Alina Adams, in response to a posting at Confessions of an Idiosyncratic Mind on this subject (see the comments), suggested that all fiction is essentially domestic. It is about humans finding their place in this world, finding a home. Wars are considered big while managing a household is considered small. Men devised literary mores and, culturally, we still have a Victorian approach to domestic and public spheres. The provence of women is not considered on the same level as the provence of men.

The problem is that women writers are pre-categorized by gender. It is as if there is a special exit for books by women. Subject matter handled with dexterity by males or females is often positioned differentlly, purely on the basis of chromosomal structures. This ghettoization (whether realized or not) changes the perception of the work on various levels. Brenda Coulter notes:

If things had gone a little differently all those years ago and Nicholas Sparks had been born Nicole, we would call The Notebook and A Walk to Remember women’s fiction.

If The Horse Whisperer hadn’t been written by someone with a Y chromosome, we’d call that book women’s fiction.

If A Painted House had been written by Joan Grisham, we’d call it women’s fiction.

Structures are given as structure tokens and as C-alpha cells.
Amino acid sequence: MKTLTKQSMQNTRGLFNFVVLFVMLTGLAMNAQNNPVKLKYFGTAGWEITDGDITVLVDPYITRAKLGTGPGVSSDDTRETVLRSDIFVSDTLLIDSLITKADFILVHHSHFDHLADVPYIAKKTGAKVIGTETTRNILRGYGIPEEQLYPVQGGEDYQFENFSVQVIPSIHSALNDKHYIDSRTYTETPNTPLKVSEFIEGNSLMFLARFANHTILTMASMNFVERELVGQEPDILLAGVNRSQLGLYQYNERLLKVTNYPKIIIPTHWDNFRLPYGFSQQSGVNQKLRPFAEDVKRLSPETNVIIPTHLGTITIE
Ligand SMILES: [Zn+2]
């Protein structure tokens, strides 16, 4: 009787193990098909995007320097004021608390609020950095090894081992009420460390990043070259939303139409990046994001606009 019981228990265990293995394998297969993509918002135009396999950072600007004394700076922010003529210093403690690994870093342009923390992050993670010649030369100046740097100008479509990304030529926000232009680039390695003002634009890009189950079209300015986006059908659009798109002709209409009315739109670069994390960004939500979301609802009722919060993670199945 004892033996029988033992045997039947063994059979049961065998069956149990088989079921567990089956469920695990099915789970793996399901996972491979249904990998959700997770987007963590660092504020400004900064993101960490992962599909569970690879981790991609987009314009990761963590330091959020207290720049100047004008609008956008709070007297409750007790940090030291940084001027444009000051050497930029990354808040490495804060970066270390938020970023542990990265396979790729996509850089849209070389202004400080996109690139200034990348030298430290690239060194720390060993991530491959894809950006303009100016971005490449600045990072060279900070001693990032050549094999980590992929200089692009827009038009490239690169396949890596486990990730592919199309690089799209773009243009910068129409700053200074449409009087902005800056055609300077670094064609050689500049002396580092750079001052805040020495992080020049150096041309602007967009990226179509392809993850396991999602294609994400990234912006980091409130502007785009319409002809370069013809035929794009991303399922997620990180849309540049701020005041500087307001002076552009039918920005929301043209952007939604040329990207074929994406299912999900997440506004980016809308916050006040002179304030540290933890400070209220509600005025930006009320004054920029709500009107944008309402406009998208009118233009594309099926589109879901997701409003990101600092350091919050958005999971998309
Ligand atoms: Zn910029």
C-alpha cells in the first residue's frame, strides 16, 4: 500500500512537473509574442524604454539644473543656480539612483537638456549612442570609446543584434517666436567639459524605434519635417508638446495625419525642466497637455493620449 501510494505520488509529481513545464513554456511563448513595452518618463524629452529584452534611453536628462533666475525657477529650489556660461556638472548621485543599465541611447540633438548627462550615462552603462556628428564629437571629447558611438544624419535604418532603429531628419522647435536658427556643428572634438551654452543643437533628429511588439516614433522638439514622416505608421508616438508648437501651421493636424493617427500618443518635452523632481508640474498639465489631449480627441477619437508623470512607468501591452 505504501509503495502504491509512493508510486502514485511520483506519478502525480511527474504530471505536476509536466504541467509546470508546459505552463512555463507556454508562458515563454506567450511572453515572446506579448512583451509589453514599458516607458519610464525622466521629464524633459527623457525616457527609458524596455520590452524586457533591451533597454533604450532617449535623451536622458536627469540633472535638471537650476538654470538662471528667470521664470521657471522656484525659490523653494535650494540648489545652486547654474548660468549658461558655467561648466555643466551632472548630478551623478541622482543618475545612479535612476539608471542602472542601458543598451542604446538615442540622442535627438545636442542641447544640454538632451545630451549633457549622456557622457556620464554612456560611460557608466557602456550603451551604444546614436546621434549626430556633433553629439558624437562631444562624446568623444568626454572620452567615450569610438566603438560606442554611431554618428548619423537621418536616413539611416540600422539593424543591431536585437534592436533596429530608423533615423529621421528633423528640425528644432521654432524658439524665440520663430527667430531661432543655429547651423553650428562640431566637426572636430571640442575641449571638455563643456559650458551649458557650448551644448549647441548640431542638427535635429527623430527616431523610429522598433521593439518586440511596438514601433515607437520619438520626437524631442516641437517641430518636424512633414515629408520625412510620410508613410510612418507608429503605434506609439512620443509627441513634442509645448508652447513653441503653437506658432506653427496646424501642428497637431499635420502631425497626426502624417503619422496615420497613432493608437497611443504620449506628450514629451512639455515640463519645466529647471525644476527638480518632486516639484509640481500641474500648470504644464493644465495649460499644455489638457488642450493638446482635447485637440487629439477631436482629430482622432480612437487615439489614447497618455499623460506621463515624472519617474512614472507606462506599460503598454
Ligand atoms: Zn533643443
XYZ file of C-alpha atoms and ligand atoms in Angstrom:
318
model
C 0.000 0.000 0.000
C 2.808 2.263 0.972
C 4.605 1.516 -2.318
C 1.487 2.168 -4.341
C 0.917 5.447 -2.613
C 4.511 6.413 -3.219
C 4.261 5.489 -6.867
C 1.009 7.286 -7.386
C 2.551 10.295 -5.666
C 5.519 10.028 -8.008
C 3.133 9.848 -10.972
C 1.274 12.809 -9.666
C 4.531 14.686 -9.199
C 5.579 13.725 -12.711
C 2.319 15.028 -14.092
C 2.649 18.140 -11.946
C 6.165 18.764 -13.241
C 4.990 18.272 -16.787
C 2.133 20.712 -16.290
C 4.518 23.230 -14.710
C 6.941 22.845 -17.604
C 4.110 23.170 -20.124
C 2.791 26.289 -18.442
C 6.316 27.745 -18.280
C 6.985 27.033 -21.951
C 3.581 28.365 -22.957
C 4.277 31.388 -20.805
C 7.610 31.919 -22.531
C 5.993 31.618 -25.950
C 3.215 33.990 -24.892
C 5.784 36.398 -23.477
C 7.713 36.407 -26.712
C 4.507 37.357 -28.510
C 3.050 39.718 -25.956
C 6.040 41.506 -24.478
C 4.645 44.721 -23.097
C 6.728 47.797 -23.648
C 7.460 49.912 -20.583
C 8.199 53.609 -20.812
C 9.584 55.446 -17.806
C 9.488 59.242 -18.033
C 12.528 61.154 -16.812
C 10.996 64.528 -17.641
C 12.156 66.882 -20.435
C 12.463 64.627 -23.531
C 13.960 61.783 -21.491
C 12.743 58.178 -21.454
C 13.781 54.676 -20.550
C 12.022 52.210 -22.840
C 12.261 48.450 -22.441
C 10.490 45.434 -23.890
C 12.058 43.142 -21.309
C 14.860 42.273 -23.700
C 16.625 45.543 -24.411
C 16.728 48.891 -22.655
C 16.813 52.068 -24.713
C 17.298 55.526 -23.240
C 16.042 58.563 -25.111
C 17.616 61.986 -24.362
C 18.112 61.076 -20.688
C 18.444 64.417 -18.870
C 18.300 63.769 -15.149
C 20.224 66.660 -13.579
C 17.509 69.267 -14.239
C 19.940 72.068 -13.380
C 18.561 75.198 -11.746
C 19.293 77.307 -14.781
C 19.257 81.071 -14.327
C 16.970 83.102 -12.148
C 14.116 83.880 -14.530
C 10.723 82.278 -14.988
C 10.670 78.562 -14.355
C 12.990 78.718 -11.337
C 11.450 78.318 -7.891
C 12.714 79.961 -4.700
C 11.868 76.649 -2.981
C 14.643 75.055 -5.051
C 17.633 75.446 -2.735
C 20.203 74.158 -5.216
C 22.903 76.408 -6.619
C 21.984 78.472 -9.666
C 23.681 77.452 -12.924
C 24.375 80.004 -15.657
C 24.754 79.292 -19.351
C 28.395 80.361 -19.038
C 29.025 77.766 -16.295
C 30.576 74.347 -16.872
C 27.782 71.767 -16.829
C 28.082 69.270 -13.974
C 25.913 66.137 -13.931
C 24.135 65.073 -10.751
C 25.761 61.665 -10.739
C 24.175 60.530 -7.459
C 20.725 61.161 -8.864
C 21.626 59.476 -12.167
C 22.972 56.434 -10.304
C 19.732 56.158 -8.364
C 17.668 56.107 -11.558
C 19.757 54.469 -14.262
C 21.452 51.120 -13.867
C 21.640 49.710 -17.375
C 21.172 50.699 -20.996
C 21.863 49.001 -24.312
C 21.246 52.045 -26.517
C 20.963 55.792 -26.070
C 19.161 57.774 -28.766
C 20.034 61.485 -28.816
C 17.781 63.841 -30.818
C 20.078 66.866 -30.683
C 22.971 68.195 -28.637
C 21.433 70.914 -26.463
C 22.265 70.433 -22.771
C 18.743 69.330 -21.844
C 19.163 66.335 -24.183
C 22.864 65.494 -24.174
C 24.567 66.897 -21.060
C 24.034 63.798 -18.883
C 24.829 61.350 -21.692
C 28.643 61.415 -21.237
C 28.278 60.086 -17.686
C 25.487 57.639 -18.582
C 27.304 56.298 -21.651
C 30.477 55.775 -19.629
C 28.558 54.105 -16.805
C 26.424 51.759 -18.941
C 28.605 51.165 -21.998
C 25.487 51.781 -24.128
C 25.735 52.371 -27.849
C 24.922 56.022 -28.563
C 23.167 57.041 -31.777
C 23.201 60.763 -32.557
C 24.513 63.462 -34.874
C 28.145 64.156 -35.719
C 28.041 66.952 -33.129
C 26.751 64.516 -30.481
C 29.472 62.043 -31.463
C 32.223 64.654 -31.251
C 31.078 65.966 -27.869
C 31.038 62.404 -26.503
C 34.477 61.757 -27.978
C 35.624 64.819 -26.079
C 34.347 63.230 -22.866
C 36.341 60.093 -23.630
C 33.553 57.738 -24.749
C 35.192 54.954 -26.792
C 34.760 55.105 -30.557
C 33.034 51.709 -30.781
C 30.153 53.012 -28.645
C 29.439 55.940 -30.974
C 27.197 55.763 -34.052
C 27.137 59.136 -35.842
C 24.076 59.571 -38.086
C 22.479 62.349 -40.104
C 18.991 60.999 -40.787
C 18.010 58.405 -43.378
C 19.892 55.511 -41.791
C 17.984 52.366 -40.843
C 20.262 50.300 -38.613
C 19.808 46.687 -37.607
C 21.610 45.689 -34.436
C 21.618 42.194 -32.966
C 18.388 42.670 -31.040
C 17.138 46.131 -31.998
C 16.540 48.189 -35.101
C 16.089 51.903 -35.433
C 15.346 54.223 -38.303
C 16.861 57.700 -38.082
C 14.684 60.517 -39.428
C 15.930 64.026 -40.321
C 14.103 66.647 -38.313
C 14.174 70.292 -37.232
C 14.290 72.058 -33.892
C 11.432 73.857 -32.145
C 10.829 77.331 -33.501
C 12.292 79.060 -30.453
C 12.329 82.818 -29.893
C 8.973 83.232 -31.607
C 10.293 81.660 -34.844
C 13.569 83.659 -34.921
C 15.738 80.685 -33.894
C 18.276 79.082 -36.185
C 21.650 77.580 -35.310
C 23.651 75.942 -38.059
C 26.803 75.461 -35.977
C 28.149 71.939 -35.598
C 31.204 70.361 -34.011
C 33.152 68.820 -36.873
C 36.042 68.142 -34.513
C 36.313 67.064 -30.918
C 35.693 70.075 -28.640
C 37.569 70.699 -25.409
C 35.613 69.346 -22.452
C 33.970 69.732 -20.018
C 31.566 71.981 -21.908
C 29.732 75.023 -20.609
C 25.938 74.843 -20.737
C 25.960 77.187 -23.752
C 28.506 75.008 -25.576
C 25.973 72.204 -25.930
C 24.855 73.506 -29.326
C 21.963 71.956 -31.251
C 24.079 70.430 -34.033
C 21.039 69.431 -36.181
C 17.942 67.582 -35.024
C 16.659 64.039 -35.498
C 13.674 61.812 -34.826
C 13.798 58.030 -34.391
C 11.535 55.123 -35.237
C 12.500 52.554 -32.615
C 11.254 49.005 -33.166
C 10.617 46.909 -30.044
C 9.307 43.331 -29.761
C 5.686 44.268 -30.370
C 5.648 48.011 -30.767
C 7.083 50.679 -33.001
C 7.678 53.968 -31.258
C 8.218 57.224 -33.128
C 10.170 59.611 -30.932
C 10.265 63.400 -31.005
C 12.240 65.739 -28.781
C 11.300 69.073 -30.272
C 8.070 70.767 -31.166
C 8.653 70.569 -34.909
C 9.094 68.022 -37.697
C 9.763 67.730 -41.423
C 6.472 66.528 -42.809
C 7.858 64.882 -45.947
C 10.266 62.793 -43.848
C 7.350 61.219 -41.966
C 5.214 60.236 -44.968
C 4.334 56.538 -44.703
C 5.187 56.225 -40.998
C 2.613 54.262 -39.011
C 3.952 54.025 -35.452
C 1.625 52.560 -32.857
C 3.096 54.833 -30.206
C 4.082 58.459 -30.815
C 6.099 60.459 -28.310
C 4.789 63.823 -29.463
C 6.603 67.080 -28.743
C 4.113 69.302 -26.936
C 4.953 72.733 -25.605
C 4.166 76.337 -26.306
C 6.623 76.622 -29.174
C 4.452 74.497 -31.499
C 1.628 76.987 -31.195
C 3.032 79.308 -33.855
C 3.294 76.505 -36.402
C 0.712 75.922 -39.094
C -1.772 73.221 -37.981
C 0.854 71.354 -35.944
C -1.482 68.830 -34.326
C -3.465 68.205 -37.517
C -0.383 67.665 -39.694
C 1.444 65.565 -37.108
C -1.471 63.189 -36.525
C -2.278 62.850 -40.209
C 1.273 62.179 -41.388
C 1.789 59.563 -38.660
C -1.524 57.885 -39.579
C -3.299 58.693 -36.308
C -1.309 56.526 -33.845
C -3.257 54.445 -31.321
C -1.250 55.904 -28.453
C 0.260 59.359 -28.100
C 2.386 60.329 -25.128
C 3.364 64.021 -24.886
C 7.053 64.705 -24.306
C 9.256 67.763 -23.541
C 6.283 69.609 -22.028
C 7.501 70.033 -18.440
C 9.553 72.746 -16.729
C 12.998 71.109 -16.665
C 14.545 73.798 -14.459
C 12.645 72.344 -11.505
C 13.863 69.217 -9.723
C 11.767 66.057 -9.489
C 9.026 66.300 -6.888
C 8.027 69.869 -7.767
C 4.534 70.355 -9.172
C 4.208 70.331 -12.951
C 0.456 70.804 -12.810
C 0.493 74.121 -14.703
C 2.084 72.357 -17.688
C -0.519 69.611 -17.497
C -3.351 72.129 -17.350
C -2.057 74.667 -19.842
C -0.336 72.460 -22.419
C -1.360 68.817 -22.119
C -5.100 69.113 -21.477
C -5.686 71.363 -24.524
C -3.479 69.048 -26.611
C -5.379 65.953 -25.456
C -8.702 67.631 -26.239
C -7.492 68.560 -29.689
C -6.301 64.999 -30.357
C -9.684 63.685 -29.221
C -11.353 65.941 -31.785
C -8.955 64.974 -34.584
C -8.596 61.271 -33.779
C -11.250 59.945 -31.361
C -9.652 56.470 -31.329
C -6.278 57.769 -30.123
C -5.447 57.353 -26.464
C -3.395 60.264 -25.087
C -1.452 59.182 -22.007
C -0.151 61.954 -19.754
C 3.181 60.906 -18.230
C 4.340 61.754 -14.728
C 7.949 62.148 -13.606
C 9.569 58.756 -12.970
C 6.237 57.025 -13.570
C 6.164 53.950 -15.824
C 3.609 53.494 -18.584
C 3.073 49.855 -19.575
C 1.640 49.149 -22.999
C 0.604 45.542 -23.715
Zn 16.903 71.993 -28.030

Are you getting this? “Women’s fiction” is not defined primarily by content or style, but by who writes it. Does that seem reasonable to you?

Because we are not a nice as Coulter, we would take this a step further. If Sparks were a woman, his books would be given the same critical analysis as a Harlequin novel. That is to say, none. This is likely a boon to Sparks as the schlock emotion in his books would have been found wanting if held to the standards of these shorter romances (we are setting aside the fact that the male romance often ends with the hero living a life of guilt and isolation — we do not pretend to understand why the male romanctic fantasy does not include happiness. See also: Jonathan Safran Foer’s Extremely Loud and Incredibly Close). Luckily for him, his gender elevated his romance to a position of marketing dollars and critical (define however you wish) attention.

The Corrections did not break new ground in literary themes. The same subject matter is frequently examined, with an equally depressing approach, in Gray Lady Lit (thank you, Jennifer Weiner, for this label). The difference, of course, is that Gray Lady lit is filed under “Women’s Fiction.” The covers and titles*, together with placement on shelves, gives off a “no men allowed” vibe. By ghettoizing women’s fiction, this creates the impression that it is a lesser fiction, only suitable for part of the reading audience. Nevermind that it’s the bigger part of the fiction reading audience.